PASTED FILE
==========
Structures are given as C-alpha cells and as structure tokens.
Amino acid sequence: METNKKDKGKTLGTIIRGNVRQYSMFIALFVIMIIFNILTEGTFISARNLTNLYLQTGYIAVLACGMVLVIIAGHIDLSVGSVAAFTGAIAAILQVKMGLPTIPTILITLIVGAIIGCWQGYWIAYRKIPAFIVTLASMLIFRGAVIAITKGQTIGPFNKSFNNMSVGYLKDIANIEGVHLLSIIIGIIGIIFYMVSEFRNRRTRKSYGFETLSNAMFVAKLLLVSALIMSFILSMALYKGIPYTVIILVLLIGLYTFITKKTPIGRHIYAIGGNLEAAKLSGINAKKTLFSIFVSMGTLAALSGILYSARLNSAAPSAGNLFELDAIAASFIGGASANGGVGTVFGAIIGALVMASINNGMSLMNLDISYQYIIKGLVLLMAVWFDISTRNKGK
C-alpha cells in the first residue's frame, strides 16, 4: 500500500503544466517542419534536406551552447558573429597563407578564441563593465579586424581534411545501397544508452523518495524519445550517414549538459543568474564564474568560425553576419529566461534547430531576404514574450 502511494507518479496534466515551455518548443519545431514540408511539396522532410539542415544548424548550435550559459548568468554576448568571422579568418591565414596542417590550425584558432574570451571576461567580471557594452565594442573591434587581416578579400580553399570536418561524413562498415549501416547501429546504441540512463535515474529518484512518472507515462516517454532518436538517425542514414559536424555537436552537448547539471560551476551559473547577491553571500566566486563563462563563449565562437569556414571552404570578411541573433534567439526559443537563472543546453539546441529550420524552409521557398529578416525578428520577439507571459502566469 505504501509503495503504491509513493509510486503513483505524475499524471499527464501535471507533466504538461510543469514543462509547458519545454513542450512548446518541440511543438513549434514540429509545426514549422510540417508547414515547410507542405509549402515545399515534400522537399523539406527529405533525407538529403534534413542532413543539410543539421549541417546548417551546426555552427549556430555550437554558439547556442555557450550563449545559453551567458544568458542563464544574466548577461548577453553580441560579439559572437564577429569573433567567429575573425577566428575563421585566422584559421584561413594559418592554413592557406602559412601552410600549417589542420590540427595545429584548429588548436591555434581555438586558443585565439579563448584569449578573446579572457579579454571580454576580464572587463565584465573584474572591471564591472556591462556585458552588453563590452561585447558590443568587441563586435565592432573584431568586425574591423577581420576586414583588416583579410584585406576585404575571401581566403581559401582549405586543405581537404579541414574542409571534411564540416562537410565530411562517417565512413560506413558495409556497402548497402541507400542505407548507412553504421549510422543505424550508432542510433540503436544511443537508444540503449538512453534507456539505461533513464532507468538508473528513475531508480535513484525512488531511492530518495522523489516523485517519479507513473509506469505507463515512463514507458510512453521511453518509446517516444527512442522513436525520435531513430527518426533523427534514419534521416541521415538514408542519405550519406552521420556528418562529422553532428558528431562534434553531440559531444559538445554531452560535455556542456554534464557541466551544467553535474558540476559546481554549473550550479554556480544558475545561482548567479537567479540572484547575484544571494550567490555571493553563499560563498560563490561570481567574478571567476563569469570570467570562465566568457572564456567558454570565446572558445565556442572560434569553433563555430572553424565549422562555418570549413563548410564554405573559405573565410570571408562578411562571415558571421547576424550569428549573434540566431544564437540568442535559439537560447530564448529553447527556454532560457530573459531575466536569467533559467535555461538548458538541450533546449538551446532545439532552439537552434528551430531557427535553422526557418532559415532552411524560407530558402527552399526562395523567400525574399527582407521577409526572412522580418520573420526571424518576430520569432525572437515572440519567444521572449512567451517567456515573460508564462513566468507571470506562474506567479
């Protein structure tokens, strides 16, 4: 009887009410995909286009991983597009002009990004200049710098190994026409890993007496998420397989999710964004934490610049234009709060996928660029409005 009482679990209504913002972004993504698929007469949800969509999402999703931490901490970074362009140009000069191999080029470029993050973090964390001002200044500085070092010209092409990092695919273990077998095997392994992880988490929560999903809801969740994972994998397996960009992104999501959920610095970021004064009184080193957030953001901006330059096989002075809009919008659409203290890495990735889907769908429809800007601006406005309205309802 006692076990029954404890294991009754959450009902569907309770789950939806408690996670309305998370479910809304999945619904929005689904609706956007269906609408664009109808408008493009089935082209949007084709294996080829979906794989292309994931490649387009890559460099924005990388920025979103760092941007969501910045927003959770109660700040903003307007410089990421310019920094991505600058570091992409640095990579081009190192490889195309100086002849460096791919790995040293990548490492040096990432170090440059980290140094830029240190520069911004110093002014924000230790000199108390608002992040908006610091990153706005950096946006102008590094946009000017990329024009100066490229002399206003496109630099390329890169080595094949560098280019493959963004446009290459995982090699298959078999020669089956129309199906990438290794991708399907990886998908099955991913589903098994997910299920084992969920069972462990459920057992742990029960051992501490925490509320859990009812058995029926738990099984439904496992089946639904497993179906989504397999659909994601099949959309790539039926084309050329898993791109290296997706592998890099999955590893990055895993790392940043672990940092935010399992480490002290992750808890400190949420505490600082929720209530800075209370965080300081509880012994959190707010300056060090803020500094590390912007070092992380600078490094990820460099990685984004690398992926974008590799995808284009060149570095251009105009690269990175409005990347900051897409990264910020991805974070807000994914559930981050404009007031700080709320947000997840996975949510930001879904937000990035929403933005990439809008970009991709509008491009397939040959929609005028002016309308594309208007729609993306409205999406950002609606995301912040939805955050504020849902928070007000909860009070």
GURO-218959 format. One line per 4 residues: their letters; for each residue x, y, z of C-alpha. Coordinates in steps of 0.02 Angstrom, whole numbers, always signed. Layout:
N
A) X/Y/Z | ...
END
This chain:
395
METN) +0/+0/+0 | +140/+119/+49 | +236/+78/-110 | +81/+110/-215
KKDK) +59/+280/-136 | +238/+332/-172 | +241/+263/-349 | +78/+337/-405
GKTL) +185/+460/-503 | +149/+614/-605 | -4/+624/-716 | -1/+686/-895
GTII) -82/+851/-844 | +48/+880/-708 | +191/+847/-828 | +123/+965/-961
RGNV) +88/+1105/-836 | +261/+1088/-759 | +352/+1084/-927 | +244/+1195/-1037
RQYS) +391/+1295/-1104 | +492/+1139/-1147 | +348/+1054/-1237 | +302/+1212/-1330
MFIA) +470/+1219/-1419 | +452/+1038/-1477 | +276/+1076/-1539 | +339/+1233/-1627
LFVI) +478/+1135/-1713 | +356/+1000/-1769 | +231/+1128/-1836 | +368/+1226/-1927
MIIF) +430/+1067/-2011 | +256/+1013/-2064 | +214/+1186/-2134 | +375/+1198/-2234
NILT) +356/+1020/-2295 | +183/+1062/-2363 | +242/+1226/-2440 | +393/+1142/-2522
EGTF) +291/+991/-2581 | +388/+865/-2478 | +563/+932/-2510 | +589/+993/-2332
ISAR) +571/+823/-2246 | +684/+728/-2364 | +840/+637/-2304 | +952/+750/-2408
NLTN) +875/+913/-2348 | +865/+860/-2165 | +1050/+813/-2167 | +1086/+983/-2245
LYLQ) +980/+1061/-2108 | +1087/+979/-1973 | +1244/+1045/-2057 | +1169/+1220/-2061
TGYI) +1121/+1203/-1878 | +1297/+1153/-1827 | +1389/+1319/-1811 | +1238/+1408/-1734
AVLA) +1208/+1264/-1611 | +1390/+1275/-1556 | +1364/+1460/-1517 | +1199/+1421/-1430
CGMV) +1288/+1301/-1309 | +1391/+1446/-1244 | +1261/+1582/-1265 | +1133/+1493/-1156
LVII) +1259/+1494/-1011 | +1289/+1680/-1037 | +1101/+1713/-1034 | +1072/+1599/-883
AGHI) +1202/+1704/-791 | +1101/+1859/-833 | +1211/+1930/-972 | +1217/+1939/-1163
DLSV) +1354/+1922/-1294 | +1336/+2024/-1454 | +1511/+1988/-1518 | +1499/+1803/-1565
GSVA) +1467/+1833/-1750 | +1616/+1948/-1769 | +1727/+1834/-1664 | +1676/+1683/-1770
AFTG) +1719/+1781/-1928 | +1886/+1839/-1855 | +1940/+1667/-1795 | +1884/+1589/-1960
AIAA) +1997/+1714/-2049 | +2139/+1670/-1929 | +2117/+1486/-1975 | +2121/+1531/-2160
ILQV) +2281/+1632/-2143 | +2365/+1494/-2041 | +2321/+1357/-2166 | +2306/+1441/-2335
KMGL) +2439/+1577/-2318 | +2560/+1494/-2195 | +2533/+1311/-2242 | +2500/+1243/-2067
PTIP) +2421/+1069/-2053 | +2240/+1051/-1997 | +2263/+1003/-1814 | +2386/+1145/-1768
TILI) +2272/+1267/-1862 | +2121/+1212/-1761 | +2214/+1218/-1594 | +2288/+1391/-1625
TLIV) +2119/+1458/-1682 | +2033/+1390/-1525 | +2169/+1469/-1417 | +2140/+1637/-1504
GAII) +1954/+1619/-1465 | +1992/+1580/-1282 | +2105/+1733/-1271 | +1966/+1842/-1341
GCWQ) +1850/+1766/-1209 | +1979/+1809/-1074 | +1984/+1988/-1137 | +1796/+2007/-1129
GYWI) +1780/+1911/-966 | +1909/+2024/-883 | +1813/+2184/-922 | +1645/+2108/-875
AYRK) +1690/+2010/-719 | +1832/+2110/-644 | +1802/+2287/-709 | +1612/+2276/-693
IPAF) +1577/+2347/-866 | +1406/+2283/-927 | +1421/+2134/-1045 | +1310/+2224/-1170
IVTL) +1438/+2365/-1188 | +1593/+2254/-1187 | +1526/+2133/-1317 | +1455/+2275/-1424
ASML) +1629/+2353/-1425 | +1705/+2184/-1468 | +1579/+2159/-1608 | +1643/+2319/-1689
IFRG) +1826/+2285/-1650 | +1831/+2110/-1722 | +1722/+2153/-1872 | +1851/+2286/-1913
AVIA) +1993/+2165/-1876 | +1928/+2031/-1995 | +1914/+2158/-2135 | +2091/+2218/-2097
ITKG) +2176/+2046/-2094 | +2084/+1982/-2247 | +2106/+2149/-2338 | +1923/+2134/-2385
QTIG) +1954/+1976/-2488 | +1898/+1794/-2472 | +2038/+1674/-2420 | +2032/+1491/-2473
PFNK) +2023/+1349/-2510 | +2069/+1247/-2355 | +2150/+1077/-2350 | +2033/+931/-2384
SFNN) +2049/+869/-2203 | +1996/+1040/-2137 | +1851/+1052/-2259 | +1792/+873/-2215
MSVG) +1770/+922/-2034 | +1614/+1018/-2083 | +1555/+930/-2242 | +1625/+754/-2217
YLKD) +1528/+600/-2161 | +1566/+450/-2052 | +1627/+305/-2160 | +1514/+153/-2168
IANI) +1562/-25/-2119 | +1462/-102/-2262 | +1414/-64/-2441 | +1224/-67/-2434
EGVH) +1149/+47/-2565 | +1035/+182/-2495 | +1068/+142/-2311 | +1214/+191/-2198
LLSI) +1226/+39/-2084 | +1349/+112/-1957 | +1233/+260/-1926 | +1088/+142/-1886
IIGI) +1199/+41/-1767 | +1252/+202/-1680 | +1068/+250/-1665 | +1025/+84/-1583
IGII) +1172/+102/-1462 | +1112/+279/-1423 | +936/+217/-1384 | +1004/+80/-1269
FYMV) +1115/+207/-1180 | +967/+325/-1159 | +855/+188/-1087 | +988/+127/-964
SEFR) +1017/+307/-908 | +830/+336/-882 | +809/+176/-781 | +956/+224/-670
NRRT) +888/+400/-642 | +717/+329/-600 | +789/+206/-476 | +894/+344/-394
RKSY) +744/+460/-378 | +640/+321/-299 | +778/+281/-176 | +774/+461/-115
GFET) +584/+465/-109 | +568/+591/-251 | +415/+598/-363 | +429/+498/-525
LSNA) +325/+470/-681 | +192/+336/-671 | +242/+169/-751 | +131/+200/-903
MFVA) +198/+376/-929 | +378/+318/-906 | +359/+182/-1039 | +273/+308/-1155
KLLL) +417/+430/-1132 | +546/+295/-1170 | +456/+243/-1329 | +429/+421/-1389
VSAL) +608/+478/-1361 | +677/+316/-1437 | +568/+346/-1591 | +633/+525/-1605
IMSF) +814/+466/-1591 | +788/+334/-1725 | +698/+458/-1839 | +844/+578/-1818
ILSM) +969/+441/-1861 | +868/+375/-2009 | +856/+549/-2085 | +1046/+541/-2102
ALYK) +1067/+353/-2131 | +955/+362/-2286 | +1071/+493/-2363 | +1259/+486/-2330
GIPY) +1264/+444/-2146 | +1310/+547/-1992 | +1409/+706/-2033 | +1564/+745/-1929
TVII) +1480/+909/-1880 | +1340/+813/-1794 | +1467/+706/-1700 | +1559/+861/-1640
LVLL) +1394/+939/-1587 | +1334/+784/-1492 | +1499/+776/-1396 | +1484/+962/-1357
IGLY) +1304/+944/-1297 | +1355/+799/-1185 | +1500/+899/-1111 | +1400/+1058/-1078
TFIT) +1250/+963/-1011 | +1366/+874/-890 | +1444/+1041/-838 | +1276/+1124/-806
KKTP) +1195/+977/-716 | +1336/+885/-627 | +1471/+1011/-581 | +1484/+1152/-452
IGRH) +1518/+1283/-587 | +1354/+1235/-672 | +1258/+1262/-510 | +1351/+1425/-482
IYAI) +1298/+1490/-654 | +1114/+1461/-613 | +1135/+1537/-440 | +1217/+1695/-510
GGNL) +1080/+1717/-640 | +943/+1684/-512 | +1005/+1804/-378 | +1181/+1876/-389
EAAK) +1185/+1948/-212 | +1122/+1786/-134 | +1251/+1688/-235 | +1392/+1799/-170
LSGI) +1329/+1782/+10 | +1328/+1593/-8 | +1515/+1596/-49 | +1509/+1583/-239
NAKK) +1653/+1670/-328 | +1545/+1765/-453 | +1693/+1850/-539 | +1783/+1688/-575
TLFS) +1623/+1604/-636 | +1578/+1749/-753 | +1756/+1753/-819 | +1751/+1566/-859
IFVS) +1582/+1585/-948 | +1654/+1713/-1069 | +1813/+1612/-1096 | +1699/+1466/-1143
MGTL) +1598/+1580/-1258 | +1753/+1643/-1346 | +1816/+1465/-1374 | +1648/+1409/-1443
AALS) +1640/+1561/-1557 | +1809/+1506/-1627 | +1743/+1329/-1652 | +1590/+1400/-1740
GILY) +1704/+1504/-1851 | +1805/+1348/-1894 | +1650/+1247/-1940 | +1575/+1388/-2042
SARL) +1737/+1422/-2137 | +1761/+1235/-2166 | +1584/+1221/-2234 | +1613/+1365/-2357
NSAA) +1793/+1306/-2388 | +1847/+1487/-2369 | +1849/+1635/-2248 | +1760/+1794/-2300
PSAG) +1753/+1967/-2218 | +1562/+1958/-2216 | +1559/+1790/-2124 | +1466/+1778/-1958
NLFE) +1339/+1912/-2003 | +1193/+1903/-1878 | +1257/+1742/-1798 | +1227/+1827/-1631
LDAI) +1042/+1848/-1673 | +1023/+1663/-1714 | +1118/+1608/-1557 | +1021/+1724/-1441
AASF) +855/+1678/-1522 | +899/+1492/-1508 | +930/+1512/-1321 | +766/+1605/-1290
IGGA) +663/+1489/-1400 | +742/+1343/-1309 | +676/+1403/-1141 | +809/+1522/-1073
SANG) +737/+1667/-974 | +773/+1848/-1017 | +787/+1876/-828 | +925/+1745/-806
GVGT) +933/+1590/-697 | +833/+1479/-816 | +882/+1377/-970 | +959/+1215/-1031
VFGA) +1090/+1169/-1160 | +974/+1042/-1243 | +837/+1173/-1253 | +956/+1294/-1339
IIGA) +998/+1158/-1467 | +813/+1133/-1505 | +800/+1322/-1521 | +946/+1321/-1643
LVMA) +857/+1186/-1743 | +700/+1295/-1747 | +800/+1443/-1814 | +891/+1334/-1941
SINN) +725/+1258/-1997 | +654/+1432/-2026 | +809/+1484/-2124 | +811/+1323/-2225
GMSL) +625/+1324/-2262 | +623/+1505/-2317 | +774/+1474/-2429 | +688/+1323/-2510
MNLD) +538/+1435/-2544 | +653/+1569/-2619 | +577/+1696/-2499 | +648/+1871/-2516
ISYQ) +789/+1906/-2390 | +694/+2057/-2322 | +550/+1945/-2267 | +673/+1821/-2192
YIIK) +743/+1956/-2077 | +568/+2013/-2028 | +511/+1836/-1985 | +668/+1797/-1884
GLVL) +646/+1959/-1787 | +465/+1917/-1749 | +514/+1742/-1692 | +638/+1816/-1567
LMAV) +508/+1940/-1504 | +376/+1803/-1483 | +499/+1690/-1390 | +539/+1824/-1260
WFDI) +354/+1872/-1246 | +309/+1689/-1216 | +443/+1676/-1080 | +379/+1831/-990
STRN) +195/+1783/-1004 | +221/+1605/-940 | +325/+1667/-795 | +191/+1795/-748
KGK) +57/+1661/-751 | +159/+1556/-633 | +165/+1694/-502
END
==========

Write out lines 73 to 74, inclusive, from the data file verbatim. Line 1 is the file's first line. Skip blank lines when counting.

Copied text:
LVLL) +1394/+939/-1587 | +1334/+784/-1492 | +1499/+776/-1396 | +1484/+962/-1357
IGLY) +1304/+944/-1297 | +1355/+799/-1185 | +1500/+899/-1111 | +1400/+1058/-1078